1.            Madam Speaker, the President’s Address highlighted several programmes to strengthen our social safety net.  One of the key focus is keeping healthcare affordable for Singaporeans.

2.            In the last few years, we have re-shaped our health and aged care services – adding capacity, bringing services closer to citizens, and we have taken steps to make healthcare services more affordable for Singaporeans.  

3.            We have increased subsidies in our hospitals, and intermediate and long-term care facilities.  We have expanded Medisave uses in the outpatient setting, for chronic disease treatment, selected vaccinations and screenings.  To make primary care at GP clinics more affordable, we introduced the Primary Care Partnership Scheme which later became the Community Health Assist Scheme (CHAS). CHAS was recently enhanced this year with the removal of age criteria and the addition of more chronic diseases.  We are going one step further to extend CHAS to all pioneers regardless of their income and assets, and with even better benefits.     

4.            In the next few years, we will put in place a new social compact, so that all Singaporeans know that they are looked after, in good times and especially in bad times.

MediShield Life: Better Coverage, For Life, For All

A New Social Compact

5.            One major initiative is the proposed Medishield Life.  Medishield has played an important role in helping Singaporeans with large medical bills.  Over the years, we have improved MediShield to keep up with the changing needs of Singaporeans. We extended the maximum age of coverage because Singaporeans are living longer. We increased the claim limits, to keep pace with medical inflation and improvements in healthcare technology. And here I must disagree with Mr Giam, that healthcare cost are easy to estimate. There are many factors that could affect estimation like medical inflation and technology improvements.  Last year, we expanded MediShield to also cover congenital and neonatal conditions. With each improvement, Singaporeans are better protected.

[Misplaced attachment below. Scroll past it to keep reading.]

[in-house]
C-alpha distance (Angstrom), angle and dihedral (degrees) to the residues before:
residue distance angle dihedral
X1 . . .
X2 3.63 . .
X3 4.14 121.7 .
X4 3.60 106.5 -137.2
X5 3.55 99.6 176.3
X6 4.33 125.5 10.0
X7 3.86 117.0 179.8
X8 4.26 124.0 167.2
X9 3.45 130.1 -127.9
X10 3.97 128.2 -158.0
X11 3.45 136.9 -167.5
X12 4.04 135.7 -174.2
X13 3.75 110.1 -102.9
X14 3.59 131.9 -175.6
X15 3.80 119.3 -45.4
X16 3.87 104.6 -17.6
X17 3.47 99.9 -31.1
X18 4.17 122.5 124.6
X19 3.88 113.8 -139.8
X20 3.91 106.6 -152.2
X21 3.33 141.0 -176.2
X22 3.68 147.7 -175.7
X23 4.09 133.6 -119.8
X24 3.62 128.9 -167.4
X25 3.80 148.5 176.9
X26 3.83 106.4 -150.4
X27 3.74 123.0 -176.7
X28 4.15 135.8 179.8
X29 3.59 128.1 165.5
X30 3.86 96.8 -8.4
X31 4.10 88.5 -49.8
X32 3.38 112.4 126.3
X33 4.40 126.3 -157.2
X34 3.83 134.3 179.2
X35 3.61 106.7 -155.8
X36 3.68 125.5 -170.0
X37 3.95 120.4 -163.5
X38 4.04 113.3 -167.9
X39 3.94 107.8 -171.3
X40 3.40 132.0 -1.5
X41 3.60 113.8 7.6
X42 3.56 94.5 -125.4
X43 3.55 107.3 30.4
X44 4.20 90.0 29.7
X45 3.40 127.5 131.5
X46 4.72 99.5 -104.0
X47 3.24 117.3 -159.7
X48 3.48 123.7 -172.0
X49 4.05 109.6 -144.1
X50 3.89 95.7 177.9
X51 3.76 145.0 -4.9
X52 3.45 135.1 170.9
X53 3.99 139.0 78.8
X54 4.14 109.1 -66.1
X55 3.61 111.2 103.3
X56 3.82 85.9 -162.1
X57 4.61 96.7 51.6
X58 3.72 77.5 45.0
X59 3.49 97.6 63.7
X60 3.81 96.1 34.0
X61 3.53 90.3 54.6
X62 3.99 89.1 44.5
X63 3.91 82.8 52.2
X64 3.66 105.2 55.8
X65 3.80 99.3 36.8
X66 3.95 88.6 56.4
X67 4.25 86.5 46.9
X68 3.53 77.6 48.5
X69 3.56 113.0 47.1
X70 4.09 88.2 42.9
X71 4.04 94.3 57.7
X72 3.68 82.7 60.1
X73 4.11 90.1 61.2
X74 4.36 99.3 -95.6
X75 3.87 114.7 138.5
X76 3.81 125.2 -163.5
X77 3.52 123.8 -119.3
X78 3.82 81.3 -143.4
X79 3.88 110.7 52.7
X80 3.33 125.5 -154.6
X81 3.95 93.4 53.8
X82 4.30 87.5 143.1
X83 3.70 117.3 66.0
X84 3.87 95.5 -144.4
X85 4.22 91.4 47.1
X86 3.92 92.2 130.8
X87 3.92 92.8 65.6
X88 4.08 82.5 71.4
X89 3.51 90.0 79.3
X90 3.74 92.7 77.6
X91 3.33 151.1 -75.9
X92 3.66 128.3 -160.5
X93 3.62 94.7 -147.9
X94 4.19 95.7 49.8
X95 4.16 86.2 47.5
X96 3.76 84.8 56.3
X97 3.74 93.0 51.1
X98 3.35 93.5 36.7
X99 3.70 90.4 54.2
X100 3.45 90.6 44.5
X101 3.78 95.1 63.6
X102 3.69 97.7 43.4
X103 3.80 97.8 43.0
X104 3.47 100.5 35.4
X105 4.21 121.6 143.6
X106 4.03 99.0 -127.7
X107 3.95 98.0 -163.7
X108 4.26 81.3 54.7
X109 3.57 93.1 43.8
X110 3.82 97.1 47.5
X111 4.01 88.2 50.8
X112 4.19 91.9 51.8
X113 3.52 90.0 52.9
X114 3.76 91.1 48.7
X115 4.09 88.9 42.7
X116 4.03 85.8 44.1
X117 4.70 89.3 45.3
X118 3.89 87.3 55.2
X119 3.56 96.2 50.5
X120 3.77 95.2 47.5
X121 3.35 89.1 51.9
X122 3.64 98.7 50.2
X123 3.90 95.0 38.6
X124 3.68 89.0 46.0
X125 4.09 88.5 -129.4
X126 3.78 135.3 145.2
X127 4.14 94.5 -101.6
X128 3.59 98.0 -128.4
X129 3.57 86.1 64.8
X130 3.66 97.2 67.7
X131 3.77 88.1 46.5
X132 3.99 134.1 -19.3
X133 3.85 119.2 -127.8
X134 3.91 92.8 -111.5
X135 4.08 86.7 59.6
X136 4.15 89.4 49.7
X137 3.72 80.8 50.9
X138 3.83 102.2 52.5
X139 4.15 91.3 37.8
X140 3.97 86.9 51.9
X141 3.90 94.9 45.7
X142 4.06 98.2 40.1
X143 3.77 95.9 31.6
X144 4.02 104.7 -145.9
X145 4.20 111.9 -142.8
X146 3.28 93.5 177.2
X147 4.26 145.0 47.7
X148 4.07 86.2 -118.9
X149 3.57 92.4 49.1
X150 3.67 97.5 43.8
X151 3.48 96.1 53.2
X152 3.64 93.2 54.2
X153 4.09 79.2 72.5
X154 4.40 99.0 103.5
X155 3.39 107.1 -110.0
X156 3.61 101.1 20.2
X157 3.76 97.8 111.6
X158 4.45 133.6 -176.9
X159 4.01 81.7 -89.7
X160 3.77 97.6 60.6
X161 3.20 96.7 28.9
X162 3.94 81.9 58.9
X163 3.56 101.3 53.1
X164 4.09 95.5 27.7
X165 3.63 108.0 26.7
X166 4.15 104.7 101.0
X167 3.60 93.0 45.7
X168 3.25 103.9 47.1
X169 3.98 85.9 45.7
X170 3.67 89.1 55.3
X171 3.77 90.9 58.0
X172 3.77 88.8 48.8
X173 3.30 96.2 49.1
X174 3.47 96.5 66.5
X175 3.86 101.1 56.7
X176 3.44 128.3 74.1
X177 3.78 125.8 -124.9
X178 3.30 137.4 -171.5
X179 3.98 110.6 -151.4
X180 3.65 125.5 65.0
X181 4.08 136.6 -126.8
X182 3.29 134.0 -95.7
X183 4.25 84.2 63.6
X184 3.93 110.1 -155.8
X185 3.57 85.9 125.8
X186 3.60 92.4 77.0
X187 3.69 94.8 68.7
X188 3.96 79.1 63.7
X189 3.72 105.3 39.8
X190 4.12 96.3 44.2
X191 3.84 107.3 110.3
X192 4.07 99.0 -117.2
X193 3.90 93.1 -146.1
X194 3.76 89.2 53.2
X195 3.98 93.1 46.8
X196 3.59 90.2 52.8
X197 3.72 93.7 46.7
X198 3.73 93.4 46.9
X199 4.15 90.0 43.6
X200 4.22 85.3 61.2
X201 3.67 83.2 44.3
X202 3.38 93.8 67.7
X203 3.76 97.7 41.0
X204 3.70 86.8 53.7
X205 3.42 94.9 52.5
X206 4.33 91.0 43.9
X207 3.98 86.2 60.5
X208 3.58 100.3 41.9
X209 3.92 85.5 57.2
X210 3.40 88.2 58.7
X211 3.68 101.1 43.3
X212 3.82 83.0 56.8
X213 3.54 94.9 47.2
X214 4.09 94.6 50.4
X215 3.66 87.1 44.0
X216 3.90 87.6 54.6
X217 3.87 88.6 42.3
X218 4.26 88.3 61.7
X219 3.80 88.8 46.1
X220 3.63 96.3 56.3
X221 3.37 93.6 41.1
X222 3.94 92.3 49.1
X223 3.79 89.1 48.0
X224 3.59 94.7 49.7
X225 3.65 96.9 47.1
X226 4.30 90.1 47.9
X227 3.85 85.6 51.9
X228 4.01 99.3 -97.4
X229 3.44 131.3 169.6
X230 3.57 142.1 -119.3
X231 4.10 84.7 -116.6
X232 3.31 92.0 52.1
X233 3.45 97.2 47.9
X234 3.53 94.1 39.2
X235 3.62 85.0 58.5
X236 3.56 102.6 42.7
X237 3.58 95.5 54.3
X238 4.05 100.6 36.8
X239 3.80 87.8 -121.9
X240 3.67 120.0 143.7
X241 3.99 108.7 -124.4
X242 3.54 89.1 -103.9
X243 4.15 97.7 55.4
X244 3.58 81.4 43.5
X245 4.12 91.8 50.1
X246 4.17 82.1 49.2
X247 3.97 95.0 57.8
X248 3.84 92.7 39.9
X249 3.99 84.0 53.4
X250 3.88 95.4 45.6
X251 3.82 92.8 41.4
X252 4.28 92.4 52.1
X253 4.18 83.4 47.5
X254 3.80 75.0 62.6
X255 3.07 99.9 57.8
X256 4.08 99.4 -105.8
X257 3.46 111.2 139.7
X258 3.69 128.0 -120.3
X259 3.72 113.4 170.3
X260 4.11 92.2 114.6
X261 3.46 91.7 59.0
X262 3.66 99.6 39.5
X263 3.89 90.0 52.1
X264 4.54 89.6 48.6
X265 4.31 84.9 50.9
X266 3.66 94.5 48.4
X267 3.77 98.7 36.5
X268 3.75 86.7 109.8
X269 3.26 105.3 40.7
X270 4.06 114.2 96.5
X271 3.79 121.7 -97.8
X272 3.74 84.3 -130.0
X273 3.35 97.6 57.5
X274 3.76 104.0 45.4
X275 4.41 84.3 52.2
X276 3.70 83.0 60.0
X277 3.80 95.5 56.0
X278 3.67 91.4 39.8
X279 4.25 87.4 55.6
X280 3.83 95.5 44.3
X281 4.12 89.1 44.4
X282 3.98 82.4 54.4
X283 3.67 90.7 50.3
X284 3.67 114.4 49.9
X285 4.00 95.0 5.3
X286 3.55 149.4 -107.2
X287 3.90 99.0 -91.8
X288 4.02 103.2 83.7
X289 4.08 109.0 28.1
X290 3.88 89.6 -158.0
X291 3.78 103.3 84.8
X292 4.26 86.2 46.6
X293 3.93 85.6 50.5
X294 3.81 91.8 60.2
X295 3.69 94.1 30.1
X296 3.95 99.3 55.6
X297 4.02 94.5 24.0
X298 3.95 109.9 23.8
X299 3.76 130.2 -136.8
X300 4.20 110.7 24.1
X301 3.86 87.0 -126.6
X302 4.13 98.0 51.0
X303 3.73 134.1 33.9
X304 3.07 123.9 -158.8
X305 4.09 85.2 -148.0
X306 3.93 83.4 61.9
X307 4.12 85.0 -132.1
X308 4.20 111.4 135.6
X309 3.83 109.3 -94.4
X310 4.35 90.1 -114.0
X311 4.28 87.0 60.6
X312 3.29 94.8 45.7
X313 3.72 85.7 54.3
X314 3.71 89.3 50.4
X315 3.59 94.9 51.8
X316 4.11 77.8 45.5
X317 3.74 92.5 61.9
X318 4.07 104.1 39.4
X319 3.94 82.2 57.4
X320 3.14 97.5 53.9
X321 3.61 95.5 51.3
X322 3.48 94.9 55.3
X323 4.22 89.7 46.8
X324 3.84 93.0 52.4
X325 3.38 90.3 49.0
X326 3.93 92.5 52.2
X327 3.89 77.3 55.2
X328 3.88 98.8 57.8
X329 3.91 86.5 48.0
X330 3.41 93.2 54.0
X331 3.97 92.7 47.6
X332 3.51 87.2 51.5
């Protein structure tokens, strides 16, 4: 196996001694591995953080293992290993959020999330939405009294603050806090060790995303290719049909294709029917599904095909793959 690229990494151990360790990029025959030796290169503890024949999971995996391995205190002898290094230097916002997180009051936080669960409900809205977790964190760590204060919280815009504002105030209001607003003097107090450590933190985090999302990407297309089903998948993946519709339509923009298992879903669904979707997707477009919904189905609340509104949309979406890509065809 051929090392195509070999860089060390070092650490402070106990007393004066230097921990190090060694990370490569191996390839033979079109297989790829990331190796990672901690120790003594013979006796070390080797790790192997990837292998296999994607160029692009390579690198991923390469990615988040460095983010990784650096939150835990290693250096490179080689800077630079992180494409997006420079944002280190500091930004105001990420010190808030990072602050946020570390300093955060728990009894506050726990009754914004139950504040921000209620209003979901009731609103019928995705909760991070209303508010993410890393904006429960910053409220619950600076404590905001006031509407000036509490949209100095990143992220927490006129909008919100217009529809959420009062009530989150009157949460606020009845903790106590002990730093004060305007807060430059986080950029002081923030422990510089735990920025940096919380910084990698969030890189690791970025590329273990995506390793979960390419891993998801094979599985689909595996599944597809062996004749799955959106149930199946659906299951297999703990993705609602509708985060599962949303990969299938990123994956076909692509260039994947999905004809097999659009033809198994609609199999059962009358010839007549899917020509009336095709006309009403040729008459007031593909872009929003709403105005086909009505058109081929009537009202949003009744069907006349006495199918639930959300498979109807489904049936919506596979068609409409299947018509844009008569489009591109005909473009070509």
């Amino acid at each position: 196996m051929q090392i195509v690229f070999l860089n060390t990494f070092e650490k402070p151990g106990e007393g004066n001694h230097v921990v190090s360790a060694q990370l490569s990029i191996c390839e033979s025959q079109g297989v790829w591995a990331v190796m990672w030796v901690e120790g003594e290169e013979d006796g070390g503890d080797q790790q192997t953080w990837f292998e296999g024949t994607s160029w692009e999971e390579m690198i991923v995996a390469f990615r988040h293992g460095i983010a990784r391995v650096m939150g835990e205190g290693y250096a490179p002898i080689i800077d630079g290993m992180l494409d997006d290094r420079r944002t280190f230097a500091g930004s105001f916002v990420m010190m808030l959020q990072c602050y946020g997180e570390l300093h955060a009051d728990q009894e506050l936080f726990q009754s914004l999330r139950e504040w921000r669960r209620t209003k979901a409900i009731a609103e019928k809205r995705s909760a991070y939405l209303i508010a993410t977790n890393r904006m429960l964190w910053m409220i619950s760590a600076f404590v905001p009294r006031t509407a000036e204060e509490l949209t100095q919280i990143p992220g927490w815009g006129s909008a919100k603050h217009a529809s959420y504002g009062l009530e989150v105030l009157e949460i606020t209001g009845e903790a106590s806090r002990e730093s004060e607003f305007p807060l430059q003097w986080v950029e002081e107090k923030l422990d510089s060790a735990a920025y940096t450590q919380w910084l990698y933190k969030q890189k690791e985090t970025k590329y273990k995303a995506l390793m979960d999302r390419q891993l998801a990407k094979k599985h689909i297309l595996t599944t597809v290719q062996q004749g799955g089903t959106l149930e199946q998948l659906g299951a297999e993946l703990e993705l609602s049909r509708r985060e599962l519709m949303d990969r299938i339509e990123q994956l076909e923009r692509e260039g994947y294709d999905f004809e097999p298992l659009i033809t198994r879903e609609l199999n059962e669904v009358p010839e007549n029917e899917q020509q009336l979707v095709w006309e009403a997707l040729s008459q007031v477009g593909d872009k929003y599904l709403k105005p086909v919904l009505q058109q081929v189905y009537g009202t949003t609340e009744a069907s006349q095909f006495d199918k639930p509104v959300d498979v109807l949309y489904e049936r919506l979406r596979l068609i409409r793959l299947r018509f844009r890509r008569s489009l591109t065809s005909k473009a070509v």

6.            Moving from MediShield to MediShield Life next year is a much more significant shift.  It will provide stronger protection for all of us today, and our children in future. It will also reflect a stronger sense of community, because it involves Singaporeans coming together collectively, to look after one another.   This is what an inclusive and caring society is about.

7.            Medshield Life will provide all of us with better protection against large bills, for life.  It works on the concept of risk-pooling.  All of us each contribute our share into the pool, and the few among us who face large hospital bills can draw on this pool to help pay for their bills. This way, all of us can be protected and assured.    

8.            However, for MediShield Life to protect all Singaporeans, all of us need to do our part.  We must contribute our share of the premiums, and we must do all we can to keep healthy.  I want to encourage you to take up the eight steps by Dr Janil, to keep us all healthy. Healthcare providers need to deliver cost-effective services, and avoid driving up demand and pushing up claims, which will result in higher premiums in future years.

9.            The Government has committed to ensuring that premiums for MediShield Life are affordable for everyone, not just the high income, but also for the middle and lower income. This is a long-term commitment, so that everyone will always be protected and have peace of mind.

MediShield Life Review Committee

10.         The MediShield Life Review Committee has been working hard since last November to review and recommend the key benefits and parameters for MediShield Life.

11.         Led by Mr Bobby Chin, the Committee has intensively engaged people of all ages and backgrounds. They have also spoken to key stakeholders and experts such as the unions, grassroots, employers, academics, insurers, actuaries and healthcare professionals. I would like to express my sincere appreciation for the Committee’s hard work and for those who have contributed their views, including the Government Parliamentary Committee (GPC) of Health which has put up a comprehensive list of views.  

12.         It is encouraging to hear that MediShield Life has received broad-based support from Singaporeans.  Those with friends or family members who could not be covered by insurance due to their pre-existing conditions, such as those with cancer, stroke or heart conditions, were especially appreciative that MediShield Life would cover them and give them peace-of-mind about healthcare costs.

13.         I visited an NKF dialysis centre in Ang Mo Kio last week, and some of the patients there could not get insurance protection because of their kidney conditions.   But with MediShield Life, they will be able to get the protection and peace of mind they have longed for, not just for dialysis treatments but for hospital bills that they may face from time to time.

14.         Many Singaporeans understand that premiums will have to go up when benefits are improved.  Some are concerned that improvements to benefits would lead to over-consumption of healthcare services, resulting in higher costs and higher premiums in the long run.